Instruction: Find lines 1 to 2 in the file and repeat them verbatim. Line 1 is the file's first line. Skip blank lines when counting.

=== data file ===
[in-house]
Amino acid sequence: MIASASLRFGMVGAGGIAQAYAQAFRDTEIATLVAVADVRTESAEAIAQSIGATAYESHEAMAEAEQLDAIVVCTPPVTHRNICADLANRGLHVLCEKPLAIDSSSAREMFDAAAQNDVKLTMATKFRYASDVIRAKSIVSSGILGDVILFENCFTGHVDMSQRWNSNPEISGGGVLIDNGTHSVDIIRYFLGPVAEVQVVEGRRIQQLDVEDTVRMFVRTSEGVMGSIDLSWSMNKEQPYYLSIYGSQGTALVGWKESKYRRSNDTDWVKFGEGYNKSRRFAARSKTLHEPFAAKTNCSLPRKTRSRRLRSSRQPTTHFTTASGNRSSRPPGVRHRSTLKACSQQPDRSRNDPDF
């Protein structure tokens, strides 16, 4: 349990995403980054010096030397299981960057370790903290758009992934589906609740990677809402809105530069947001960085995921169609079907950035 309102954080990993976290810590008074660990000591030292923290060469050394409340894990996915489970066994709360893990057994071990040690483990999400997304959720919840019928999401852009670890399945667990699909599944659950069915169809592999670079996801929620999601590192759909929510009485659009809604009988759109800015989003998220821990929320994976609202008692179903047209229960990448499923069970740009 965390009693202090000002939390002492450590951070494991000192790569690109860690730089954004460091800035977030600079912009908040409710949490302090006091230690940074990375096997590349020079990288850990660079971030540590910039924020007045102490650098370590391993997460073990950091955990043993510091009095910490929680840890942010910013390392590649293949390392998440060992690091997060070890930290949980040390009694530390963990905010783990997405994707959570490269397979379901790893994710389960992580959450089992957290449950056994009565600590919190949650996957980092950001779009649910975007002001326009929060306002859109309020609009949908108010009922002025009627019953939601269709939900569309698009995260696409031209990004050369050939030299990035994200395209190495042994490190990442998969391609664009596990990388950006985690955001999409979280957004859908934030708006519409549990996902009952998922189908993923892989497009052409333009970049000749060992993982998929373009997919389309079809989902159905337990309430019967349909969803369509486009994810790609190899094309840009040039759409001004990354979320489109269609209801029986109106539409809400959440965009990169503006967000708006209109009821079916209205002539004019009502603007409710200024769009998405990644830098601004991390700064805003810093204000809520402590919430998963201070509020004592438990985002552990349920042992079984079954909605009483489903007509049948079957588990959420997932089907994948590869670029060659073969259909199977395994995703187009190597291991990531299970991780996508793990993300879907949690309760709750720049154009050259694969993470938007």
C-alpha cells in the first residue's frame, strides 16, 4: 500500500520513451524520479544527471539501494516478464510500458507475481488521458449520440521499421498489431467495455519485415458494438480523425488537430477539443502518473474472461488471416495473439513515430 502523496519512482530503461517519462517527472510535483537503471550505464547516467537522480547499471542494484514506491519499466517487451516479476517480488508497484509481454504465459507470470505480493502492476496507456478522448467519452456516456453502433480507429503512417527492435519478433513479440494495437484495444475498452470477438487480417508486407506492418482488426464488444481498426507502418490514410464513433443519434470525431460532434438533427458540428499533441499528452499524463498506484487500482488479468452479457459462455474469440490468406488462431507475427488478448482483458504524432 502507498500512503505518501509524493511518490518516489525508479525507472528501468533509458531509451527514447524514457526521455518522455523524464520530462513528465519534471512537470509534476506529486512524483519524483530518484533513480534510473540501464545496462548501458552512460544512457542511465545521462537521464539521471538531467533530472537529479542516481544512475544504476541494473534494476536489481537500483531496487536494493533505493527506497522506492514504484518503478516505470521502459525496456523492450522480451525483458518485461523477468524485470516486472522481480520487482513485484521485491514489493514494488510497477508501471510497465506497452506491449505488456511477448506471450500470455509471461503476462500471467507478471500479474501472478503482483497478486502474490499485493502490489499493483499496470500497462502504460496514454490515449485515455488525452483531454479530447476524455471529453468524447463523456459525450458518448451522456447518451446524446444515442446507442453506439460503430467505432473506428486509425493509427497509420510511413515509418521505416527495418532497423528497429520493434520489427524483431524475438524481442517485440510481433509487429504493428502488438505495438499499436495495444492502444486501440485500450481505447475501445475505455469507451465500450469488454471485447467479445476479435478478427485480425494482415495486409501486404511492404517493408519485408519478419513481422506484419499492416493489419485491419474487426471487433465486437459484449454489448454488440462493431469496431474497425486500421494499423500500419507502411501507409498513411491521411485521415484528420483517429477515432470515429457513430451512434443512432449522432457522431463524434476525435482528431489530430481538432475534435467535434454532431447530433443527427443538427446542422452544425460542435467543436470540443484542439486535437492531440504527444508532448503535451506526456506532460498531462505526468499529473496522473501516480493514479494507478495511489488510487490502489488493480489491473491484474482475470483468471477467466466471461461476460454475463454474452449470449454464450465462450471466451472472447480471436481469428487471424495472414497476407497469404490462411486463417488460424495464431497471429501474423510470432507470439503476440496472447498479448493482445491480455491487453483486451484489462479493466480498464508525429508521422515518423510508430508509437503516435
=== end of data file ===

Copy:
[in-house]
Amino acid sequence: MIASASLRFGMVGAGGIAQAYAQAFRDTEIATLVAVADVRTESAEAIAQSIGATAYESHEAMAEAEQLDAIVVCTPPVTHRNICADLANRGLHVLCEKPLAIDSSSAREMFDAAAQNDVKLTMATKFRYASDVIRAKSIVSSGILGDVILFENCFTGHVDMSQRWNSNPEISGGGVLIDNGTHSVDIIRYFLGPVAEVQVVEGRRIQQLDVEDTVRMFVRTSEGVMGSIDLSWSMNKEQPYYLSIYGSQGTALVGWKESKYRRSNDTDWVKFGEGYNKSRRFAARSKTLHEPFAAKTNCSLPRKTRSRRLRSSRQPTTHFTTASGNRSSRPPGVRHRSTLKACSQQPDRSRNDPDF